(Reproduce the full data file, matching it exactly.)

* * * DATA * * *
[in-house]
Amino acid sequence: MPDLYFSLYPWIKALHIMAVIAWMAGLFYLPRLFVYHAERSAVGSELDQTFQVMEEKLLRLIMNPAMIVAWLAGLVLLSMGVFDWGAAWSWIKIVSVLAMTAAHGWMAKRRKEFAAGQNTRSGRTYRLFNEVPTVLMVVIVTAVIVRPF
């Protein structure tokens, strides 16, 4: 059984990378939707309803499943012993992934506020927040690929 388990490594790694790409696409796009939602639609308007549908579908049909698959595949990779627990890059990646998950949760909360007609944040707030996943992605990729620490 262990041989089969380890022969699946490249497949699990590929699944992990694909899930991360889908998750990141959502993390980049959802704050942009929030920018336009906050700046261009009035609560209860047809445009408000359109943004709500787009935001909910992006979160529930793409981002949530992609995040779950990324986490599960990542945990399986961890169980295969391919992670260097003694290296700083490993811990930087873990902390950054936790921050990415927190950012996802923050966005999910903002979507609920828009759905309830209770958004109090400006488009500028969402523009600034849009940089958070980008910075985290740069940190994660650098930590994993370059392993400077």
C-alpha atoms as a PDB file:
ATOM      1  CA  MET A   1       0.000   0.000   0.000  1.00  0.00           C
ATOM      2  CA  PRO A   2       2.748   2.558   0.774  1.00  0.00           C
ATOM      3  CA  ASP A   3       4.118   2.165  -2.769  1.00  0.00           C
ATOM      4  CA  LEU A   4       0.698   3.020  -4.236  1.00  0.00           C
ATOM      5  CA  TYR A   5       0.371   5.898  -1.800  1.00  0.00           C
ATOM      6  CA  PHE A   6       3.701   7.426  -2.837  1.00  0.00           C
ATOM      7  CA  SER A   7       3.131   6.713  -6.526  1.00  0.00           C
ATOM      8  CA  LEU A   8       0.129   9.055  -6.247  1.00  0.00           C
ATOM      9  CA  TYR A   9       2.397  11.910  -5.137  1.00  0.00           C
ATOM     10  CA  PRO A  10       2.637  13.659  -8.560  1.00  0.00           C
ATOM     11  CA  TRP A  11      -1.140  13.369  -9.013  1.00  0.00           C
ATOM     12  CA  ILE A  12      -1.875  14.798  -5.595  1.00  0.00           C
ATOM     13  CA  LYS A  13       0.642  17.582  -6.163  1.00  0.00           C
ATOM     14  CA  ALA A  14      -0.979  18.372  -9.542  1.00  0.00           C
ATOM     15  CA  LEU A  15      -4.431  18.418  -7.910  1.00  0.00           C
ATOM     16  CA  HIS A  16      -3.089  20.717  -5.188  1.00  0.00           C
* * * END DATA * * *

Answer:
[in-house]
Amino acid sequence: MPDLYFSLYPWIKALHIMAVIAWMAGLFYLPRLFVYHAERSAVGSELDQTFQVMEEKLLRLIMNPAMIVAWLAGLVLLSMGVFDWGAAWSWIKIVSVLAMTAAHGWMAKRRKEFAAGQNTRSGRTYRLFNEVPTVLMVVIVTAVIVRPF
């Protein structure tokens, strides 16, 4: 059984990378939707309803499943012993992934506020927040690929 388990490594790694790409696409796009939602639609308007549908579908049909698959595949990779627990890059990646998950949760909360007609944040707030996943992605990729620490 262990041989089969380890022969699946490249497949699990590929699944992990694909899930991360889908998750990141959502993390980049959802704050942009929030920018336009906050700046261009009035609560209860047809445009408000359109943004709500787009935001909910992006979160529930793409981002949530992609995040779950990324986490599960990542945990399986961890169980295969391919992670260097003694290296700083490993811990930087873990902390950054936790921050990415927190950012996802923050966005999910903002979507609920828009759905309830209770958004109090400006488009500028969402523009600034849009940089958070980008910075985290740069940190994660650098930590994993370059392993400077």
C-alpha atoms as a PDB file:
ATOM      1  CA  MET A   1       0.000   0.000   0.000  1.00  0.00           C
ATOM      2  CA  PRO A   2       2.748   2.558   0.774  1.00  0.00           C
ATOM      3  CA  ASP A   3       4.118   2.165  -2.769  1.00  0.00           C
ATOM      4  CA  LEU A   4       0.698   3.020  -4.236  1.00  0.00           C
ATOM      5  CA  TYR A   5       0.371   5.898  -1.800  1.00  0.00           C
ATOM      6  CA  PHE A   6       3.701   7.426  -2.837  1.00  0.00           C
ATOM      7  CA  SER A   7       3.131   6.713  -6.526  1.00  0.00           C
ATOM      8  CA  LEU A   8       0.129   9.055  -6.247  1.00  0.00           C
ATOM      9  CA  TYR A   9       2.397  11.910  -5.137  1.00  0.00           C
ATOM     10  CA  PRO A  10       2.637  13.659  -8.560  1.00  0.00           C
ATOM     11  CA  TRP A  11      -1.140  13.369  -9.013  1.00  0.00           C
ATOM     12  CA  ILE A  12      -1.875  14.798  -5.595  1.00  0.00           C
ATOM     13  CA  LYS A  13       0.642  17.582  -6.163  1.00  0.00           C
ATOM     14  CA  ALA A  14      -0.979  18.372  -9.542  1.00  0.00           C
ATOM     15  CA  LEU A  15      -4.431  18.418  -7.910  1.00  0.00           C
ATOM     16  CA  HIS A  16      -3.089  20.717  -5.188  1.00  0.00           C